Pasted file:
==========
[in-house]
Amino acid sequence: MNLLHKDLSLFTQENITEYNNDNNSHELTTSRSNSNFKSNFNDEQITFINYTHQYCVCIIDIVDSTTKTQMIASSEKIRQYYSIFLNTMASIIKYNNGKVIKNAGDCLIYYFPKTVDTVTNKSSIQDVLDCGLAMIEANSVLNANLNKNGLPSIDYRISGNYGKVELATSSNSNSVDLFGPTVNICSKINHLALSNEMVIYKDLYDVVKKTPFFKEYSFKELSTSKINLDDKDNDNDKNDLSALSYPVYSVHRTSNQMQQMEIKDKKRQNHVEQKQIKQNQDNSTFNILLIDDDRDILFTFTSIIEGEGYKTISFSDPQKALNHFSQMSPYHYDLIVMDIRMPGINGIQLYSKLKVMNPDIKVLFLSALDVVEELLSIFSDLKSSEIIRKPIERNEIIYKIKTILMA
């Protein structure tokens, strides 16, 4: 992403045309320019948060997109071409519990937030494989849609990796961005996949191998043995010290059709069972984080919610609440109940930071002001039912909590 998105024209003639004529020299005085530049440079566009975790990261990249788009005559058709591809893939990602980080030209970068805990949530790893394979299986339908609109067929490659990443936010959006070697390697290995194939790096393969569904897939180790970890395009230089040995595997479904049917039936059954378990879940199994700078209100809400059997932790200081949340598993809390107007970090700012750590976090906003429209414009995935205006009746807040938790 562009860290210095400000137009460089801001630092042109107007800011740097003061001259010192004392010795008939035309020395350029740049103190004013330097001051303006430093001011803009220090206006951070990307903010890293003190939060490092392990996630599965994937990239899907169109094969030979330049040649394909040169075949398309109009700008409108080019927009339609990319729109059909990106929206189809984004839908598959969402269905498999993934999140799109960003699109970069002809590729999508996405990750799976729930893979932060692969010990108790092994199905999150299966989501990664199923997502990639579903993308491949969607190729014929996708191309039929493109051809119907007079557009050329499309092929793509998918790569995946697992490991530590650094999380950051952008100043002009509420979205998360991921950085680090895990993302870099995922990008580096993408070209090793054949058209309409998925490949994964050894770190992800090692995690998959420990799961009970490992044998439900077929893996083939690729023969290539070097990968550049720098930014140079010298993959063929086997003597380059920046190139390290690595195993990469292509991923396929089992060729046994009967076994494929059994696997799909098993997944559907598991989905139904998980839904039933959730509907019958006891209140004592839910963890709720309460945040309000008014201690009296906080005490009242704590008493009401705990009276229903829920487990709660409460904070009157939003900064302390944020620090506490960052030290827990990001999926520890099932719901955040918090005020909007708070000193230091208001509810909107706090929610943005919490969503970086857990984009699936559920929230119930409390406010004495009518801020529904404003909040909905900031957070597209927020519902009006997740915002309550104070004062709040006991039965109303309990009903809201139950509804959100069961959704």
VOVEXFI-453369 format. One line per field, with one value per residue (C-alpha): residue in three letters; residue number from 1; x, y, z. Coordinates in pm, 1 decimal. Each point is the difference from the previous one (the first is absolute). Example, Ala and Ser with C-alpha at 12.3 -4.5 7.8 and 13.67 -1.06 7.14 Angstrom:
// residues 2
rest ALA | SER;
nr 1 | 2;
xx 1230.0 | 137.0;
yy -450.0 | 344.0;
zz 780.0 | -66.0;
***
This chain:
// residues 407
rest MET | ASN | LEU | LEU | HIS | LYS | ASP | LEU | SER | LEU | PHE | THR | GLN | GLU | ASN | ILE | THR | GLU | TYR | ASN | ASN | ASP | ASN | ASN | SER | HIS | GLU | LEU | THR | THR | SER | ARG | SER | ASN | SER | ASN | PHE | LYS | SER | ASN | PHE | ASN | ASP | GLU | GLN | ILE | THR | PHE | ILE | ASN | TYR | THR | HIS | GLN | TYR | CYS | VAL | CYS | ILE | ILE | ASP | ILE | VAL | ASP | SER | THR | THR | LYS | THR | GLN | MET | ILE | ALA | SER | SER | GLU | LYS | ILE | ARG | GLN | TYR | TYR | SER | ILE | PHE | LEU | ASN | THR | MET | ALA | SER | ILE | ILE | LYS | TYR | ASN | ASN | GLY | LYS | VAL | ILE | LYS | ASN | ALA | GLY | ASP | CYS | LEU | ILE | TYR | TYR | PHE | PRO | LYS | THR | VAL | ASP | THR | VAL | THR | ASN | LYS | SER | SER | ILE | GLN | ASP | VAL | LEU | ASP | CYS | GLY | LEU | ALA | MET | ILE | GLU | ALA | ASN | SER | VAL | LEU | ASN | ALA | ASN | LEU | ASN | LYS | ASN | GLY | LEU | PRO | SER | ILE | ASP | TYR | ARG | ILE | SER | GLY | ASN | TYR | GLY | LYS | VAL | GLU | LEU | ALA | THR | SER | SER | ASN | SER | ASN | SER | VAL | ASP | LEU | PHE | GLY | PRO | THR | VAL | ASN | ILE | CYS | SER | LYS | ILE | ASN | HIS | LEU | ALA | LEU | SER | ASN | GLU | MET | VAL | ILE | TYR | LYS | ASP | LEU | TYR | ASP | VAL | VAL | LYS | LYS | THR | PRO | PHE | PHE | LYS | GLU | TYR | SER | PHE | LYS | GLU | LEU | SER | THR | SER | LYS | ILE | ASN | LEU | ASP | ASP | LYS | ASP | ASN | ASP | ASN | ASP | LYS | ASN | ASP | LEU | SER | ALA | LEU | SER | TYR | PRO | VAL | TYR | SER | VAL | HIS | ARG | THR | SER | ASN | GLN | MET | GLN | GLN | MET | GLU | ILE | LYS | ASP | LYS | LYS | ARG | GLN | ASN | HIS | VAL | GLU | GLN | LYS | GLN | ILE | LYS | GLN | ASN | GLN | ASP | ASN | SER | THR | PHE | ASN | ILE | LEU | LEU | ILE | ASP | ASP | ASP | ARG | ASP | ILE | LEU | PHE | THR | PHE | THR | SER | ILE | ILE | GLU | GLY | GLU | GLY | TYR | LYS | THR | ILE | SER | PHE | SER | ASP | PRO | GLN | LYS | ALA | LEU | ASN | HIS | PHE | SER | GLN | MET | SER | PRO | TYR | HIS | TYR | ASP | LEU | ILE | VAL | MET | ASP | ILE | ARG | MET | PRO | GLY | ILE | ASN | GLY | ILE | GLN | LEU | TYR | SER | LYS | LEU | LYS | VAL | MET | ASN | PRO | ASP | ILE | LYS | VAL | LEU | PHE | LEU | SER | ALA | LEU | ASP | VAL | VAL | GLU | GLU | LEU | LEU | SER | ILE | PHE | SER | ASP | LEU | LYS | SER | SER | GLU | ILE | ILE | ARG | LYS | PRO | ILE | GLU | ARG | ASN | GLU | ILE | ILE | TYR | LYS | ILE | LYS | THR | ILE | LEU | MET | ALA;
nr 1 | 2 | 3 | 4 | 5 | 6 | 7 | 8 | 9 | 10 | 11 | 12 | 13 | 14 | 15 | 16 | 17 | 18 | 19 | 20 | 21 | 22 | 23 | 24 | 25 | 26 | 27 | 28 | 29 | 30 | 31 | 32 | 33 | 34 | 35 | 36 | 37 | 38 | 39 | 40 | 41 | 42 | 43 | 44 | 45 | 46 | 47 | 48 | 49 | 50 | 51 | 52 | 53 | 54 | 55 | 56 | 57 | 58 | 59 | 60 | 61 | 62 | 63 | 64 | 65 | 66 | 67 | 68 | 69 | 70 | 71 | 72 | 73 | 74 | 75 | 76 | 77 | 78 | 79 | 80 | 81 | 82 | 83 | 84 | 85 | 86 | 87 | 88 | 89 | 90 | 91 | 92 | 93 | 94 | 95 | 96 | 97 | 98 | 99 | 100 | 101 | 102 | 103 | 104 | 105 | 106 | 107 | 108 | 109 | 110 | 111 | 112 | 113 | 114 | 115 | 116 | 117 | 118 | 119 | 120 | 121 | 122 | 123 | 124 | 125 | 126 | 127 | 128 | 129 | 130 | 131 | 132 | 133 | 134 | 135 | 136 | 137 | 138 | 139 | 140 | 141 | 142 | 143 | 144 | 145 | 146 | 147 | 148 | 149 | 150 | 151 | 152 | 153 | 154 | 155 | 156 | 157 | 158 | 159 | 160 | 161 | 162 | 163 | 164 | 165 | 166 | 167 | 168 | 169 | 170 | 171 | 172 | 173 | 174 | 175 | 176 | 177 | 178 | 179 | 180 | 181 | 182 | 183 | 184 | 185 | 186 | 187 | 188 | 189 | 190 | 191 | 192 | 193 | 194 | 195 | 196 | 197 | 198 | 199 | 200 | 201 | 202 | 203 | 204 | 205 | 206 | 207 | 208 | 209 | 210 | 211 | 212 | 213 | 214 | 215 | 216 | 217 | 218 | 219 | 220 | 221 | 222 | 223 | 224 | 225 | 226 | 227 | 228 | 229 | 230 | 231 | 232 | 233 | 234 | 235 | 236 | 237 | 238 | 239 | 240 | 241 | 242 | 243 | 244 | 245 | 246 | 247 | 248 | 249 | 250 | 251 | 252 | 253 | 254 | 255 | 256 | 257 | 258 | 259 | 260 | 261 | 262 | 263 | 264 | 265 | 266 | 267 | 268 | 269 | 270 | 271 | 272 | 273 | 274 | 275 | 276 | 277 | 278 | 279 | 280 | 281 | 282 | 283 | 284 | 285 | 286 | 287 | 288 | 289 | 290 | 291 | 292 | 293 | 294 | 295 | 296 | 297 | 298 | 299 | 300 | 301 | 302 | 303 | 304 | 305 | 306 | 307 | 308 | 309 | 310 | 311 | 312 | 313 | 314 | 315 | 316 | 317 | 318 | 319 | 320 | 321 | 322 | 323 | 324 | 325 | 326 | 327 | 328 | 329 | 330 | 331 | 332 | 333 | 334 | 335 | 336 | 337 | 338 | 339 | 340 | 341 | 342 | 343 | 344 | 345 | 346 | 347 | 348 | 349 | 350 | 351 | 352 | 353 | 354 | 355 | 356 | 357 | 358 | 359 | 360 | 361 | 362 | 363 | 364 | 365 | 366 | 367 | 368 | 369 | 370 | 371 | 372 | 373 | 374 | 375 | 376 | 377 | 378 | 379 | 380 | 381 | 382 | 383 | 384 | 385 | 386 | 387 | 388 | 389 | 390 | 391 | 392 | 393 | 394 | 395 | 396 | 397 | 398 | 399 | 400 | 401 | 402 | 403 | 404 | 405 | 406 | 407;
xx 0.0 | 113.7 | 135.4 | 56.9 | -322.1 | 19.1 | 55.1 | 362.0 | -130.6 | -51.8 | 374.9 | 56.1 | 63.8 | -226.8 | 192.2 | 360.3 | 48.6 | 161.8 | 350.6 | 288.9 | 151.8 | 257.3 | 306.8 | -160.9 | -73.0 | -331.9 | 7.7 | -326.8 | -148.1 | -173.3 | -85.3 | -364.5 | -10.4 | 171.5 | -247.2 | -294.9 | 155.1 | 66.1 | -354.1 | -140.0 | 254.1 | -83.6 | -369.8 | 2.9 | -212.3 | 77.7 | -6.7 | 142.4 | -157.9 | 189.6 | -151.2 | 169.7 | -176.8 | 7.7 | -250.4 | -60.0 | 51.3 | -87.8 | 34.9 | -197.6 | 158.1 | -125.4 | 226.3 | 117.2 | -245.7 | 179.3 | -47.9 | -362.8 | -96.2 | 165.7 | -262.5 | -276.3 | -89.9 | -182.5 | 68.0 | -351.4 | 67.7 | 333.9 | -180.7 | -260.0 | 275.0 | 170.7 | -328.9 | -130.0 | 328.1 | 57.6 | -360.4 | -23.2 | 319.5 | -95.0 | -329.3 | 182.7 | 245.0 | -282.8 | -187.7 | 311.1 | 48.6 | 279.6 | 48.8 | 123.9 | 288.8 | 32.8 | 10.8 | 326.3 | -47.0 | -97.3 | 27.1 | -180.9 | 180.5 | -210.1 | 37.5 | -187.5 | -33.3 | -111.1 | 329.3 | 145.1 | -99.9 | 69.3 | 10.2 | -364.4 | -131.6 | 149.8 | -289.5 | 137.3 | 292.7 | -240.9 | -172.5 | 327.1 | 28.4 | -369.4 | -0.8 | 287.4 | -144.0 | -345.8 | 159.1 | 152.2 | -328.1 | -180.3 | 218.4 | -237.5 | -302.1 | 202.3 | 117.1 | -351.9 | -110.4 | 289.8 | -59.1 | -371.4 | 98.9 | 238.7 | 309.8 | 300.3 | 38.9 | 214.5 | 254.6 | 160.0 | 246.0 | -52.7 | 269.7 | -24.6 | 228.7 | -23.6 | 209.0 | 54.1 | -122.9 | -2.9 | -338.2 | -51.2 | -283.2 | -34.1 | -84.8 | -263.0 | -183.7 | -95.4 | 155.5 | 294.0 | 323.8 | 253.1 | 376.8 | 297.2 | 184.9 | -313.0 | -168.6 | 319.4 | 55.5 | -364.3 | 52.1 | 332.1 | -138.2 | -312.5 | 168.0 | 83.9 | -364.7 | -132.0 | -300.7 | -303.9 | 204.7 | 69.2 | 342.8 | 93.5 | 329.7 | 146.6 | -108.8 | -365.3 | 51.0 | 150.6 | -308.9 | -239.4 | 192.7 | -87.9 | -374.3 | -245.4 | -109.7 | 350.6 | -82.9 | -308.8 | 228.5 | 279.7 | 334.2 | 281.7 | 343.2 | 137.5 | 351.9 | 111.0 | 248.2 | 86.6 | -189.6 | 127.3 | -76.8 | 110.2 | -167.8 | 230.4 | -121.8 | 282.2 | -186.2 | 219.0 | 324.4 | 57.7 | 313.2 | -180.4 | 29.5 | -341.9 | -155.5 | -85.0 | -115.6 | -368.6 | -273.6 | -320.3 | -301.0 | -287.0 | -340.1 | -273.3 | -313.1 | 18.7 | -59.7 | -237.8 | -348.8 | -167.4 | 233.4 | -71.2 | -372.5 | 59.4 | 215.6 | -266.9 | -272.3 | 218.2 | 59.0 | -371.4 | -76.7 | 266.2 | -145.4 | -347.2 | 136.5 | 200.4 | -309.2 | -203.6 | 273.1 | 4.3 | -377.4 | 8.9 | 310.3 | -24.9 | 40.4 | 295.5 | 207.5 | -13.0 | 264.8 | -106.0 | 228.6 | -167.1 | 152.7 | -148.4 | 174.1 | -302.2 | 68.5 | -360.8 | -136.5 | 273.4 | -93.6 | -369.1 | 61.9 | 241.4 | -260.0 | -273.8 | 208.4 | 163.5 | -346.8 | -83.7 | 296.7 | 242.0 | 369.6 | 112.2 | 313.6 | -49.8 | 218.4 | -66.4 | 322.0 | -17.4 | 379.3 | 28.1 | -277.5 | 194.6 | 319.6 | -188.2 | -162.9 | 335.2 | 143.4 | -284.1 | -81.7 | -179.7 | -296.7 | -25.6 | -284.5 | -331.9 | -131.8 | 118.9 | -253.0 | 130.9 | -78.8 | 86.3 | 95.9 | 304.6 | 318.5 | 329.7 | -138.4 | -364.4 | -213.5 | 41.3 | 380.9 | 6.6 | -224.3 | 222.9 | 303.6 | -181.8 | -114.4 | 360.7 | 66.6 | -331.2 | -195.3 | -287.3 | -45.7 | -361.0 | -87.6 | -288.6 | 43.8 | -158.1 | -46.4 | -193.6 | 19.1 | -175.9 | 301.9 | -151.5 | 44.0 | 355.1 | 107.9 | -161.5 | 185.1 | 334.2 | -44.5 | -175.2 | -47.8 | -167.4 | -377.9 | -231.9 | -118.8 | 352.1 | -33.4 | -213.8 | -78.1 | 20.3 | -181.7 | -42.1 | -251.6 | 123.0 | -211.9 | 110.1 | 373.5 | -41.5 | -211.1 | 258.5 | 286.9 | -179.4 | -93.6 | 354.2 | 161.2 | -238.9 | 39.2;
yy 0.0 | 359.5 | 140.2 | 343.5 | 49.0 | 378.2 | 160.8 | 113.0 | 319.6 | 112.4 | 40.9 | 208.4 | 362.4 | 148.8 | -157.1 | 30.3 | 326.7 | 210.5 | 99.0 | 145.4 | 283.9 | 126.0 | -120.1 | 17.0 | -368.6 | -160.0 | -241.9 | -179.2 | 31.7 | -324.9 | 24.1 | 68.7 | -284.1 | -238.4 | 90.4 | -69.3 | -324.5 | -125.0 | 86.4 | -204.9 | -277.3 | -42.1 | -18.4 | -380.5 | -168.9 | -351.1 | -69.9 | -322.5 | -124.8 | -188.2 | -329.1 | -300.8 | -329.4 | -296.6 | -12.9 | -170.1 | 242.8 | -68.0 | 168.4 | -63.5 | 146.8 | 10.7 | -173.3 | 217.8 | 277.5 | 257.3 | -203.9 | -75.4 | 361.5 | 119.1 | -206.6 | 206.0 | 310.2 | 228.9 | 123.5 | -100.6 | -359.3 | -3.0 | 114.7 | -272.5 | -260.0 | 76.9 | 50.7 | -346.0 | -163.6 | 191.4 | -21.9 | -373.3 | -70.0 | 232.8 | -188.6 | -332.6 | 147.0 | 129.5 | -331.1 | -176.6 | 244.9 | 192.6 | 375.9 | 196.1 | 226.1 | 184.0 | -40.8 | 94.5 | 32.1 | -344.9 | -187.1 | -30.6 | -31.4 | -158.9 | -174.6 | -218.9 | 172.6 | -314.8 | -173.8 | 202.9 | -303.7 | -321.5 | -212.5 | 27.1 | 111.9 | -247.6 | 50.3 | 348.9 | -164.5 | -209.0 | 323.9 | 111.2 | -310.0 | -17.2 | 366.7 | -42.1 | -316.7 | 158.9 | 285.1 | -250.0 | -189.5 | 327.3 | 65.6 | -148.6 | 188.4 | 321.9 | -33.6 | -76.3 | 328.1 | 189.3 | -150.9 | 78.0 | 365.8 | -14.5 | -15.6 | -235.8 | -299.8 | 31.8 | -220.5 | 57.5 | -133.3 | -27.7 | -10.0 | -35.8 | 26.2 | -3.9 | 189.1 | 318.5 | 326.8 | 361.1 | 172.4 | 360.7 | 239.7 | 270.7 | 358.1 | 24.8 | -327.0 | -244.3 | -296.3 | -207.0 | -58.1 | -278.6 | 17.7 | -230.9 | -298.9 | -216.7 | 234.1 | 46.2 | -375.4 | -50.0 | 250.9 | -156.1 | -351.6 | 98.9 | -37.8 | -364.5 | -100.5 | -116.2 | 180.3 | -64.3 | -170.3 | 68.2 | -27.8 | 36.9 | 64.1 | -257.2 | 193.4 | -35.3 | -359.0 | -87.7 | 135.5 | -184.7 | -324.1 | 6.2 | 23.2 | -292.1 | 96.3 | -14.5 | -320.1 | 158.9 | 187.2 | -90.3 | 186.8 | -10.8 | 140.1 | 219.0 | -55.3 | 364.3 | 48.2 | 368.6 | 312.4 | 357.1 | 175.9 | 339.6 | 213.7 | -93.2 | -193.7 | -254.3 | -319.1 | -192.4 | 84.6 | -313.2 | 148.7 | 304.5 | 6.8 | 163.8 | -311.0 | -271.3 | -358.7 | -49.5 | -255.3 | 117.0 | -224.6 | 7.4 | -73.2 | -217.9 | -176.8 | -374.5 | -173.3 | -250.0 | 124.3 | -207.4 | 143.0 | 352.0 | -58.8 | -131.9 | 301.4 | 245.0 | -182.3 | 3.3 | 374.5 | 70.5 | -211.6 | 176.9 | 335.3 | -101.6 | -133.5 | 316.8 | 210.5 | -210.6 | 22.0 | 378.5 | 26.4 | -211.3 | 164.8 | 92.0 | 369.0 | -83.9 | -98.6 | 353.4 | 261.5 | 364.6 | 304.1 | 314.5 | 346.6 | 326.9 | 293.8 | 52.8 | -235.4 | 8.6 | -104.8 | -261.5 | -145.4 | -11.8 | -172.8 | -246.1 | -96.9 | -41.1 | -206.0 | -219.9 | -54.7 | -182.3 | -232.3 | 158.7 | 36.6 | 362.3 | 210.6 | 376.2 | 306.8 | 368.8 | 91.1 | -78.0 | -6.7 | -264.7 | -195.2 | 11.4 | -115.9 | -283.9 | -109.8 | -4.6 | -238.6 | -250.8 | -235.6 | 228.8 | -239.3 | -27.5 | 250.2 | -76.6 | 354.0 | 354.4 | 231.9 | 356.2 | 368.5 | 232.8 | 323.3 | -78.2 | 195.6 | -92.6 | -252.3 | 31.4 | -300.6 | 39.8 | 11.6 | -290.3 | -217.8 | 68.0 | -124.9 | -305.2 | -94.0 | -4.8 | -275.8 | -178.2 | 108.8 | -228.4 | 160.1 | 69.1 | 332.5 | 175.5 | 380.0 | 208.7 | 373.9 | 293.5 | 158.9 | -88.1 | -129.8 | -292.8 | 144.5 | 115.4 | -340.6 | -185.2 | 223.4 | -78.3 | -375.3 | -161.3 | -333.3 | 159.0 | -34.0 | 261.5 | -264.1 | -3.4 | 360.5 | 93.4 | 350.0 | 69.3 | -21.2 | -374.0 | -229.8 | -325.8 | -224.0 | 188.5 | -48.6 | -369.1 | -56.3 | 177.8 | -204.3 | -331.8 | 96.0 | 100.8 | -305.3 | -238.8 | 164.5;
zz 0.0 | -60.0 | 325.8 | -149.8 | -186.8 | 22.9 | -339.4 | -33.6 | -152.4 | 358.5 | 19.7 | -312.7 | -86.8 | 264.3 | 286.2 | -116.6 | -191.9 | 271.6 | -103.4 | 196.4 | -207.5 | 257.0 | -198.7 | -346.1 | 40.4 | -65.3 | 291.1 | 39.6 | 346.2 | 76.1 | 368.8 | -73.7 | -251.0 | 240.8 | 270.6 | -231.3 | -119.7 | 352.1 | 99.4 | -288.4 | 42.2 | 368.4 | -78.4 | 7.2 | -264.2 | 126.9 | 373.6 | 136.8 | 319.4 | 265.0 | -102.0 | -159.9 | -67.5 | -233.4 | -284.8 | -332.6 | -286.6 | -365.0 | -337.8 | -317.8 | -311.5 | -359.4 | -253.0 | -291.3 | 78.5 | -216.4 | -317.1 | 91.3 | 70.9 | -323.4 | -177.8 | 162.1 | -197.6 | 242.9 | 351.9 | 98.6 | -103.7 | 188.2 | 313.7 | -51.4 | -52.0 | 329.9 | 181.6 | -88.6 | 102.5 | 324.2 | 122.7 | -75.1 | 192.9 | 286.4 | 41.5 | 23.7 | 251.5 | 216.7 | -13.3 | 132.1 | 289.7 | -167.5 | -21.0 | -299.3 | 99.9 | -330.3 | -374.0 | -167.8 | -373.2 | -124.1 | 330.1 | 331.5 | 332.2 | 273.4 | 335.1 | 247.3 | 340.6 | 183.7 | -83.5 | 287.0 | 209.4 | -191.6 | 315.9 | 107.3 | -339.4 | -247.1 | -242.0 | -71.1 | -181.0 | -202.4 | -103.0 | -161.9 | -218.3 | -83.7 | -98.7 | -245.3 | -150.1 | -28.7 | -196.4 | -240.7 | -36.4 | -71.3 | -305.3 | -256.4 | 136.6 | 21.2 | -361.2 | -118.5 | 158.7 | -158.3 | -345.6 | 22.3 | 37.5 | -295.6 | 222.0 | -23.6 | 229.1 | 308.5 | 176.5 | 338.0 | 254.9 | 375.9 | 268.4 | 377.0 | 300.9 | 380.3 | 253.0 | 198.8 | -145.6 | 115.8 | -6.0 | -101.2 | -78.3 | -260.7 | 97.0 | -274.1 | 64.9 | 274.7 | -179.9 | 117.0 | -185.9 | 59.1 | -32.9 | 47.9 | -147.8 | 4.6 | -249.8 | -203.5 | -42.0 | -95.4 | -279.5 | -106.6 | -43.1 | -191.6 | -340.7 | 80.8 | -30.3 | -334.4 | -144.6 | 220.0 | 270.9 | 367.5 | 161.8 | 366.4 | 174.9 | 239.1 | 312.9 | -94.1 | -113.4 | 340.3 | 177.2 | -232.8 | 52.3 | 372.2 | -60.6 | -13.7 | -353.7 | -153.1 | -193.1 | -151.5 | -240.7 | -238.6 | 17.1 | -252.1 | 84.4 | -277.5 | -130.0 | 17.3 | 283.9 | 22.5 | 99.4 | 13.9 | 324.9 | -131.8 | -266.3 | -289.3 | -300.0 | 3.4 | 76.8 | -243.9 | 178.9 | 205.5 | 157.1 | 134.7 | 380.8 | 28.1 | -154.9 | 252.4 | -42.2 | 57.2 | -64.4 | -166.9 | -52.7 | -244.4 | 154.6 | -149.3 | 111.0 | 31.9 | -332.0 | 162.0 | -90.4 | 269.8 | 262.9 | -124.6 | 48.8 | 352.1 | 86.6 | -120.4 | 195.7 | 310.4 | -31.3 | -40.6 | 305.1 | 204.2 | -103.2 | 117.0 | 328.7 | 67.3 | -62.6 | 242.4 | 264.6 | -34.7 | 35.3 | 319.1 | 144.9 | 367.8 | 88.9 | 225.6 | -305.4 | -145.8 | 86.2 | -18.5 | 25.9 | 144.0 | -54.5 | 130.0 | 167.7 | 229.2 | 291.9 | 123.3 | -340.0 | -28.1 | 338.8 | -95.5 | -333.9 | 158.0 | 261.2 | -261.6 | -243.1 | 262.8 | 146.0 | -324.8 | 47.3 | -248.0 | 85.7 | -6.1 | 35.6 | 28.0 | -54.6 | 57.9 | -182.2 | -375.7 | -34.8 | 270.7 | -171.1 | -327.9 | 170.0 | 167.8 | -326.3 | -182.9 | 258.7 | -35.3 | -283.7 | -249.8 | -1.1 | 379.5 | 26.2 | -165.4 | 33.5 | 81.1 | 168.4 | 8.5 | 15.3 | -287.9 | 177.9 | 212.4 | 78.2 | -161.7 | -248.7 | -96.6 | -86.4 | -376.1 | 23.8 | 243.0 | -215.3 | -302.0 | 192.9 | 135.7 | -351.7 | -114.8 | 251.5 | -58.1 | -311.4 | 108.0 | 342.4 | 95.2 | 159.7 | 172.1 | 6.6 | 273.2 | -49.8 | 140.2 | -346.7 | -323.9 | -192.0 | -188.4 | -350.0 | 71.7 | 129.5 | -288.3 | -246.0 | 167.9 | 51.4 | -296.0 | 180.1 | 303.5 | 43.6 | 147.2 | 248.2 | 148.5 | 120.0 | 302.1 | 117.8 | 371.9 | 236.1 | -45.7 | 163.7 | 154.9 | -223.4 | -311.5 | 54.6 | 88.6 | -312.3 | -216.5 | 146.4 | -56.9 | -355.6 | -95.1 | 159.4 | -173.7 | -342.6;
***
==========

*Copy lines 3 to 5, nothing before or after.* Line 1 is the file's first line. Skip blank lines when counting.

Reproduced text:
């Protein structure tokens, strides 16, 4: 992403045309320019948060997109071409519990937030494989849609990796961005996949191998043995010290059709069972984080919610609440109940930071002001039912909590 998105024209003639004529020299005085530049440079566009975790990261990249788009005559058709591809893939990602980080030209970068805990949530790893394979299986339908609109067929490659990443936010959006070697390697290995194939790096393969569904897939180790970890395009230089040995595997479904049917039936059954378990879940199994700078209100809400059997932790200081949340598993809390107007970090700012750590976090906003429209414009995935205006009746807040938790 562009860290210095400000137009460089801001630092042109107007800011740097003061001259010192004392010795008939035309020395350029740049103190004013330097001051303006430093001011803009220090206006951070990307903010890293003190939060490092392990996630599965994937990239899907169109094969030979330049040649394909040169075949398309109009700008409108080019927009339609990319729109059909990106929206189809984004839908598959969402269905498999993934999140799109960003699109970069002809590729999508996405990750799976729930893979932060692969010990108790092994199905999150299966989501990664199923997502990639579903993308491949969607190729014929996708191309039929493109051809119907007079557009050329499309092929793509998918790569995946697992490991530590650094999380950051952008100043002009509420979205998360991921950085680090895990993302870099995922990008580096993408070209090793054949058209309409998925490949994964050894770190992800090692995690998959420990799961009970490992044998439900077929893996083939690729023969290539070097990968550049720098930014140079010298993959063929086997003597380059920046190139390290690595195993990469292509991923396929089992060729046994009967076994494929059994696997799909098993997944559907598991989905139904998980839904039933959730509907019958006891209140004592839910963890709720309460945040309000008014201690009296906080005490009242704590008493009401705990009276229903829920487990709660409460904070009157939003900064302390944020620090506490960052030290827990990001999926520890099932719901955040918090005020909007708070000193230091208001509810909107706090929610943005919490969503970086857990984009699936559920929230119930409390406010004495009518801020529904404003909040909905900031957070597209927020519902009006997740915002309550104070004062709040006991039965109303309990009903809201139950509804959100069961959704």
VOVEXFI-453369 format. One line per field, with one value per residue (C-alpha): residue in three letters; residue number from 1; x, y, z. Coordinates in pm, 1 decimal. Each point is the difference from the previous one (the first is absolute). Example, Ala and Ser with C-alpha at 12.3 -4.5 7.8 and 13.67 -1.06 7.14 Angstrom:
// residues 2